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Hydrogen a Culprit in Capacity Loss of Sodium-Ion Batteries

NERSC’s computing resources reveal a trigger for degradation of battery electrodes

August 1, 2019

Adapted from a UC Santa Barbara press release.

Batteries power our lives: we rely on them to keep our cell phones and laptops buzzing and our hybrid and electric cars on the road. But ever-increasing adoption of the most commonly used lithium-ion batteries may actually lead to increased cost and potential shortages of lithium — which is why sodium-ion batteries are being researched intensely as a possible replacement. Their performance is good, and sodium, an alkali metal closely related to lithium, is cheap and abundant. The challenge is that sodium-ion batteries have shorter lifetimes than their lithium-based siblings.

UC Santa Barbara computational materials scientist Chris Van de Walle and colleagues, using the National Energy Research Scientific Computing Center (NERSC) at Lawrence Berkeley National Laboratory, have now uncovered a reason for the loss of capacity that occurs over time in sodium batteries: the unintended presence of hydrogen, which leads to degradation of the battery electrode. Van de Walle and co-authors Zhen Zhu and Hartwin Peelaers published their findings in the journal Chemistry of Materials.

 

HMNO battery figure 070919 labels 2

An illustration depicts hydrogen-induced degradation of a sodium-ion battery: (1) When hydrogen is present (circled in black), (2) an Mn atom (purple) can move from the MnO2 layer to the Na layer (yellow); (3) Mn can then move within the Na layer, and will be lost. Image credit: Hartwin Peelaers

 

“Hydrogen is commonly present during the fabrication of the cathode material, or it can be incorporated from the environment or from the electrolyte,” said Zhu, who is now at Google. “Hydrogen is known to strongly affect the properties of electronic materials, so we were curious about its effect on NaMnO2, a common cathode material for sodium-ion batteries.” To study this, the researchers used computational techniques that are capable of predicting the structural and chemical effects that arise from the presence of impurities.

Professor Peelaers (now at the University of Kansas) noted that “such accurate calculations are computationally very demanding, so the use of NERSC’s supercomputing facility was essential to perform these calculations. The calculations are based on hybrid functionals, whose high accuracy comes at a high computational cost, about an order of magnitude more demanding than traditional density functional calculations. We used the Haswell nodes on Cori. The performant processors, combined with the fast interconnects, enabled us to fully parallelize our calculations, leading to a significant speedup. We quickly realized that hydrogen can very easily penetrate the material, and that its presence enables the manganese atoms to break loose from the manganese-oxide backbone that holds the material together. Simulating the barriers for the atomic motion of Mn from the MnO2 layer to the Na layer required finding the minimum path along a trajectory, which required a large number of concurrent cores/nodes.“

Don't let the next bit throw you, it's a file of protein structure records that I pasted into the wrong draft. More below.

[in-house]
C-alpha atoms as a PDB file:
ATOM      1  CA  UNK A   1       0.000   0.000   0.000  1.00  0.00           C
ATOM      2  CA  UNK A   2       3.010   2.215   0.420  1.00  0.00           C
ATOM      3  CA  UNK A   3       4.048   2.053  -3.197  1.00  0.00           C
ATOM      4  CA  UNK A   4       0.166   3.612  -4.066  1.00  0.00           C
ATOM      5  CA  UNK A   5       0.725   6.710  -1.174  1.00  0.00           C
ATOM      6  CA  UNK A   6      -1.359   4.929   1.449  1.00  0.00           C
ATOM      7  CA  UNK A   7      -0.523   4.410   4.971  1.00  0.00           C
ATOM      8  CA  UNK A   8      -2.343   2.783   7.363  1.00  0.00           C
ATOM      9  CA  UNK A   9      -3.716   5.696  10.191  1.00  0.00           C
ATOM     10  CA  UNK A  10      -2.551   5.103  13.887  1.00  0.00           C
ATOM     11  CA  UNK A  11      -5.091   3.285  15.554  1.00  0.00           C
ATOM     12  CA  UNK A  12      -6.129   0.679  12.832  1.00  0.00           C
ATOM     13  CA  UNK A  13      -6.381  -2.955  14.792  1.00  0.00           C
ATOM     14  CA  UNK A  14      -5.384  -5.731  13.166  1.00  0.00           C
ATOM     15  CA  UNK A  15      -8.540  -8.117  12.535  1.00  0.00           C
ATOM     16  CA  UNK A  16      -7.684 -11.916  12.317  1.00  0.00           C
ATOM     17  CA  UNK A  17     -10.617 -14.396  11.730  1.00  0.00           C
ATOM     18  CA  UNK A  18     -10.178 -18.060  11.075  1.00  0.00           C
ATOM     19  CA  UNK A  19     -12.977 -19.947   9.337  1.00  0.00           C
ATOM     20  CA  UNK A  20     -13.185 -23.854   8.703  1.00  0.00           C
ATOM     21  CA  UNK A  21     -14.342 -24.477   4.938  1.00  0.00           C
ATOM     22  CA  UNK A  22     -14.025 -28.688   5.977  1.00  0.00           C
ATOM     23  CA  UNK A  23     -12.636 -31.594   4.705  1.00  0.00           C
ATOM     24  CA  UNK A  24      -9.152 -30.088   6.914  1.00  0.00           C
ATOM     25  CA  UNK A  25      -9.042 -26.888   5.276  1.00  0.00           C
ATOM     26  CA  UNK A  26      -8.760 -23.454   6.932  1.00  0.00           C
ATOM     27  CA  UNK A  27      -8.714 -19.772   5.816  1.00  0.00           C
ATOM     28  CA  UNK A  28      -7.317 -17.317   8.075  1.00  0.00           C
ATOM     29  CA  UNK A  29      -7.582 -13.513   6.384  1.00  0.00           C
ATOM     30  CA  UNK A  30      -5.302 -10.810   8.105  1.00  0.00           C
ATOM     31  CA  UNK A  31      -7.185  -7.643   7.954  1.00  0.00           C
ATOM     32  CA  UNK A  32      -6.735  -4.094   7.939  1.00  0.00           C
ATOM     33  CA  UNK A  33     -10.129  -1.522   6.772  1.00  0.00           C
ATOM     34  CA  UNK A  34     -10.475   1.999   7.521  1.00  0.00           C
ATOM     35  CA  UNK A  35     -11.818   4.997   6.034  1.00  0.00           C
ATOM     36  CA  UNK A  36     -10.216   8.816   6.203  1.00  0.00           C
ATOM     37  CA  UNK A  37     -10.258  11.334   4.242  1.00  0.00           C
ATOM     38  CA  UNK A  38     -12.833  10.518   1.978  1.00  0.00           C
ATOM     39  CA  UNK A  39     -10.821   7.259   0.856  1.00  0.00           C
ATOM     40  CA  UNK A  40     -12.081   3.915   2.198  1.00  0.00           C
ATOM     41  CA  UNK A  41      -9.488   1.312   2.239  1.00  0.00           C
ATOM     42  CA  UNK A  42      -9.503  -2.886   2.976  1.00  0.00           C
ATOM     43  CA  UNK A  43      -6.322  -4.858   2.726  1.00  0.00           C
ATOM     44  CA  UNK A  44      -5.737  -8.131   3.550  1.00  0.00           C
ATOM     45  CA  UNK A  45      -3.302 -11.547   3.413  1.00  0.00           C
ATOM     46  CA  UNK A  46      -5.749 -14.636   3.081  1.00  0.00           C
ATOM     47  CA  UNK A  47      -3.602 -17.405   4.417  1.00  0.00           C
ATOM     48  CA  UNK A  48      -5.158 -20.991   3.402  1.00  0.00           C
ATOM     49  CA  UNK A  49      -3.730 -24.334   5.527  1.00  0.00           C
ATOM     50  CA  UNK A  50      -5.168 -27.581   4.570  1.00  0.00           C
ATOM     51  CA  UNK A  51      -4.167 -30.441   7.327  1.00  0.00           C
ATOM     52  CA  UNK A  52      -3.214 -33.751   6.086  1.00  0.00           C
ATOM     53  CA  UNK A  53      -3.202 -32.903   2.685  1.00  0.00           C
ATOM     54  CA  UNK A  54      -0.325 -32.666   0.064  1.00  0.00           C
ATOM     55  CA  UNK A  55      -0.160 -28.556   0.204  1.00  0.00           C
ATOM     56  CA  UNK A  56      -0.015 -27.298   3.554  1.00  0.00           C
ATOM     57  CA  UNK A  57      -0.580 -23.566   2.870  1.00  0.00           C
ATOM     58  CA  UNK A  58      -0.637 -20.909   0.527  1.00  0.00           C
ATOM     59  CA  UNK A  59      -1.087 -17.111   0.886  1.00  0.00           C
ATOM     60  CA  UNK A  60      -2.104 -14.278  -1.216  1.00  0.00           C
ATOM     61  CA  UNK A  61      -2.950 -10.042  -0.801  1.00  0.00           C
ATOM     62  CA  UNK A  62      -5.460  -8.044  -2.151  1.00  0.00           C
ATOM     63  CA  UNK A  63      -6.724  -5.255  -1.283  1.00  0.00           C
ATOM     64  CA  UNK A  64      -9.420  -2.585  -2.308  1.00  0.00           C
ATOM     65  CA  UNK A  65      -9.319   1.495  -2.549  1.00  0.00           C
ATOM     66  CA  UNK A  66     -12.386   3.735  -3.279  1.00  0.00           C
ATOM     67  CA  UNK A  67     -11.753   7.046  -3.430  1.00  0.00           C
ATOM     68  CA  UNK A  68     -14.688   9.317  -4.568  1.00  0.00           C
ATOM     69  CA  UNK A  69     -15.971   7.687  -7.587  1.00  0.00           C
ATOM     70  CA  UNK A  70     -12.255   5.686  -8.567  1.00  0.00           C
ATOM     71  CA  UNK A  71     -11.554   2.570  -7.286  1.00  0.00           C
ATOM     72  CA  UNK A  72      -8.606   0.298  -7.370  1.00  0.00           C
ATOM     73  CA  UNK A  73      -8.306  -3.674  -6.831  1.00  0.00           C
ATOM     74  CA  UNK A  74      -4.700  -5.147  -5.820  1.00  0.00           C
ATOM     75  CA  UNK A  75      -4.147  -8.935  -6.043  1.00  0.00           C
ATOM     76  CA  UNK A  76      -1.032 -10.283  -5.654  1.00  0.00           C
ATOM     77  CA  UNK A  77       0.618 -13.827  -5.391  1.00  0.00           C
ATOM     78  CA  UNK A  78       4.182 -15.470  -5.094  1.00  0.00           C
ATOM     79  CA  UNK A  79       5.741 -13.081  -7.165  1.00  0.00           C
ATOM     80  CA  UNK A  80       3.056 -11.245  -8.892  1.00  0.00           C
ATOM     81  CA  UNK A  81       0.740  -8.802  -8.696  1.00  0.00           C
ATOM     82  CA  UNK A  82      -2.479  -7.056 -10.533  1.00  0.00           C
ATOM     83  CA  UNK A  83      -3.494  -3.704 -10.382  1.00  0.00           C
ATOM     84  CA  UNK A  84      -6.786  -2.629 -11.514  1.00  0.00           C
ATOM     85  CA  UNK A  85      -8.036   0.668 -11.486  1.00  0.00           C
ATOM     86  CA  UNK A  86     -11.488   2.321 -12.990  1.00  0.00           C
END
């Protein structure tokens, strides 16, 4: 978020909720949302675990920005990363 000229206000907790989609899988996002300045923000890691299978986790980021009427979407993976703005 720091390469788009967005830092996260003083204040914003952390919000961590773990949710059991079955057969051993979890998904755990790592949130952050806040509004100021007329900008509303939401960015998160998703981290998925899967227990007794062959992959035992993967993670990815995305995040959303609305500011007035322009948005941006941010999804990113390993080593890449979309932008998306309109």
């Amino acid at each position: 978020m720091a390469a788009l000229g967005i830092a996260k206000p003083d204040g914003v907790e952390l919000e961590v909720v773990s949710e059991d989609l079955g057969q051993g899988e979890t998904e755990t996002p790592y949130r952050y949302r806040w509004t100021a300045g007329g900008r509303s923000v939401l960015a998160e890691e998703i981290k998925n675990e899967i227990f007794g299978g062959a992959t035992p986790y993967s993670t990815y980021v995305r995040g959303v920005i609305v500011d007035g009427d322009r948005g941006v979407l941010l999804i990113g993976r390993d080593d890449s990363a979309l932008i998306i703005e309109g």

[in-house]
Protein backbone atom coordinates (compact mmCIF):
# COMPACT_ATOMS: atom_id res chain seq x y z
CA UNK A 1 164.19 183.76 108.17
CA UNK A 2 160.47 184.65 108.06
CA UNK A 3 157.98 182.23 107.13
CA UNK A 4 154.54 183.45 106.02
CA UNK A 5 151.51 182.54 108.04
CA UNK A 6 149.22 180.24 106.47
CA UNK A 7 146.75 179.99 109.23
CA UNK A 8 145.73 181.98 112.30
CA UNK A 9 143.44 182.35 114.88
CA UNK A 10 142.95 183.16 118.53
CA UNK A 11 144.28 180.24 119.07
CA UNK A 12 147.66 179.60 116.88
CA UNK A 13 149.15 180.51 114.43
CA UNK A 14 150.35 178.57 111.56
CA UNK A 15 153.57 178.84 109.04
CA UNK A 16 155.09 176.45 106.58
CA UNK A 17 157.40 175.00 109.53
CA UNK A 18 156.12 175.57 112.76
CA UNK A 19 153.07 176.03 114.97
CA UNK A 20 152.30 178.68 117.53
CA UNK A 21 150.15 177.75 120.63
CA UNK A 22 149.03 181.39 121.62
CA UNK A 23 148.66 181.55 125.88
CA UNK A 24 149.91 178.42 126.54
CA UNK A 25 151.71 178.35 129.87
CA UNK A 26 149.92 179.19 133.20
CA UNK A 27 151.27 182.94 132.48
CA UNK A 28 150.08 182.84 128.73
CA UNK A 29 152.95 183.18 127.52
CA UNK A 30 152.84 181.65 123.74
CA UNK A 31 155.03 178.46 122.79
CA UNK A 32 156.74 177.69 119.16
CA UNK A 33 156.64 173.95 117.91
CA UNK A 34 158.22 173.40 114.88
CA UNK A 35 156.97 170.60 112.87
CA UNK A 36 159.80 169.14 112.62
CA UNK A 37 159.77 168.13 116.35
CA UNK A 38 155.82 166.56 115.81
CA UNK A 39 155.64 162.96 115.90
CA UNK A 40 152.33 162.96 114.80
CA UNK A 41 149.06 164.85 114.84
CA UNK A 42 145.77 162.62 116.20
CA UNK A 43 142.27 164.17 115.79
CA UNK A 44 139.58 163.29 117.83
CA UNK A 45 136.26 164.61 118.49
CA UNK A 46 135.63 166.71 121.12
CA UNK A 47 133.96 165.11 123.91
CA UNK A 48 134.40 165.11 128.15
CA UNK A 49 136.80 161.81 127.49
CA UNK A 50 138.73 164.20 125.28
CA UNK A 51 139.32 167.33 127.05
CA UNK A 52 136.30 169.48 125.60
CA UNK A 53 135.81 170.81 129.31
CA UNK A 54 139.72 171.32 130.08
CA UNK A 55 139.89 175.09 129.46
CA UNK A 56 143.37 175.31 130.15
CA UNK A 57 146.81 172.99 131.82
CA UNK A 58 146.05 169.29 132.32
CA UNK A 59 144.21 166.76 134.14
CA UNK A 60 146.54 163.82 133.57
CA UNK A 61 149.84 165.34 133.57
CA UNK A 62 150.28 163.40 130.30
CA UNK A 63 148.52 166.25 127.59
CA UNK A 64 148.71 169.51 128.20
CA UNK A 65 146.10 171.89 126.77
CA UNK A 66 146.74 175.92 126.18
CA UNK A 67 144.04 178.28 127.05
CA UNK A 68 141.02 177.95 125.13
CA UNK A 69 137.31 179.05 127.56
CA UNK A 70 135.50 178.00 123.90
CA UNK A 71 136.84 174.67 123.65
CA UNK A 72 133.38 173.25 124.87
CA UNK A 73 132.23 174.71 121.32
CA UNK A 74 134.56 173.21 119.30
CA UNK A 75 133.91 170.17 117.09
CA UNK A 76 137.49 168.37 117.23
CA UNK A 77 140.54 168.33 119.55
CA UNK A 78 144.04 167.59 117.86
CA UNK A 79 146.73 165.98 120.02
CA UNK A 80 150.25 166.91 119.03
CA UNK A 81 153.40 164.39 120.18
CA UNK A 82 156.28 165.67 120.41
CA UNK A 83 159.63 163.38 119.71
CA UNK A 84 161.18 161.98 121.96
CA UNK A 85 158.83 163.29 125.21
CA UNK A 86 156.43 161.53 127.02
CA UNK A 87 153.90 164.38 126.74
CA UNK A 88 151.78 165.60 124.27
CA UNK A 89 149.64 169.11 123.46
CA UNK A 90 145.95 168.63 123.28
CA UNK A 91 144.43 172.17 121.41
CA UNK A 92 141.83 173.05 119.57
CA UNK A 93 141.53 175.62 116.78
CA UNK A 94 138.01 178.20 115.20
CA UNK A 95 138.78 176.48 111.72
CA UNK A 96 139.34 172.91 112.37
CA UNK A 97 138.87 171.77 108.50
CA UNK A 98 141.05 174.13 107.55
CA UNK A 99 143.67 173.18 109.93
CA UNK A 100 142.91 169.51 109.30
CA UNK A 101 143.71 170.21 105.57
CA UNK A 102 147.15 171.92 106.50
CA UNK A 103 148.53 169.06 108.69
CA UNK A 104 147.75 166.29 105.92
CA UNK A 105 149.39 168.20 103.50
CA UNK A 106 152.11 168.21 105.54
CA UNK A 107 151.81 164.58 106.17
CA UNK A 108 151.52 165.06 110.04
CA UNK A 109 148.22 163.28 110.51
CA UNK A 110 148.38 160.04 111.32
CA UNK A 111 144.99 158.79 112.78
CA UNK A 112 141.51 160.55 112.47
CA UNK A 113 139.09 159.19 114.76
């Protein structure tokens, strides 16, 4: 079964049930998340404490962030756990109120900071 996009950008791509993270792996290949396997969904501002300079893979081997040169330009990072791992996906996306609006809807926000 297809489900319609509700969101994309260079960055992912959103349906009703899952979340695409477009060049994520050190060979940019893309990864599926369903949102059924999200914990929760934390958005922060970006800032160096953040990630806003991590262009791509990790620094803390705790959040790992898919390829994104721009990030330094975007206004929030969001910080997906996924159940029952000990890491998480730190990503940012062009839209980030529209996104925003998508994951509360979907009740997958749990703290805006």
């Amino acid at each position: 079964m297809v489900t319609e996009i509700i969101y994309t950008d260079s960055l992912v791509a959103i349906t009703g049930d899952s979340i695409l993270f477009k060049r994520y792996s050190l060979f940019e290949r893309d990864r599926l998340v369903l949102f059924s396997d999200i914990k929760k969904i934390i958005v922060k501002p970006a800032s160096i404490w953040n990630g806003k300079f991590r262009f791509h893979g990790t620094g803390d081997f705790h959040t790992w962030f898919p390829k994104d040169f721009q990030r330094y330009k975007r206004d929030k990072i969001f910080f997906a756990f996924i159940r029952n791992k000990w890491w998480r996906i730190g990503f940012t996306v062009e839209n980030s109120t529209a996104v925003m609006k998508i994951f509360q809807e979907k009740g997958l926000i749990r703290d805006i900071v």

Ultimately, the calculations allowed the research team to determine that the removal of manganese is irreversible and leads to a decrease in capacity and degradation of the battery.

“Earlier research had shown that loss of manganese could take place at the interface with the electrolyte or could be associated with a phase transition, but it did not really identify a trigger,” said Van de Walle, in whose Computational Materials Group the studies were performed. “Our new results show that the loss of manganese can occur anywhere in the material, if hydrogen is present. Because hydrogen atoms are so small and reactive, hydrogen is a common contaminant in materials. Now that its detrimental impact has been flagged, measures can be taken during fabrication and encapsulation of the batteries to suppress incorporation of hydrogen, which should lead to better performance.”

In fact, the researchers suspect that even the ubiquitous lithium-ion batteries may suffer from the ill effects of unintended hydrogen incorporation. Whether this causes fewer problems because fabrication methods are more advanced in this more mature materials system, or because there is a more fundamental reason for the lithium batteries to be more resistant to hydrogen is not clear at present, and will be an area of future research.

NERSC is a DOE Office of Science User Facility.

Chris G. Van de Walle can be reached at vandewalle@mrl.ucsb.edu.


About NERSC and Berkeley Lab
The National Energy Research Scientific Computing Center (NERSC) is a U.S. Department of Energy Office of Science User Facility that serves as the primary high-performance computing center for scientific research sponsored by the Office of Science. Located at Lawrence Berkeley National Laboratory, the NERSC Center serves more than 7,000 scientists at national laboratories and universities researching a wide range of problems in combustion, climate modeling, fusion energy, materials science, physics, chemistry, computational biology, and other disciplines. Berkeley Lab is a DOE national laboratory located in Berkeley, California. It conducts unclassified scientific research and is managed by the University of California for the U.S. DOE Office of Science. »Learn more about computing sciences at Berkeley Lab.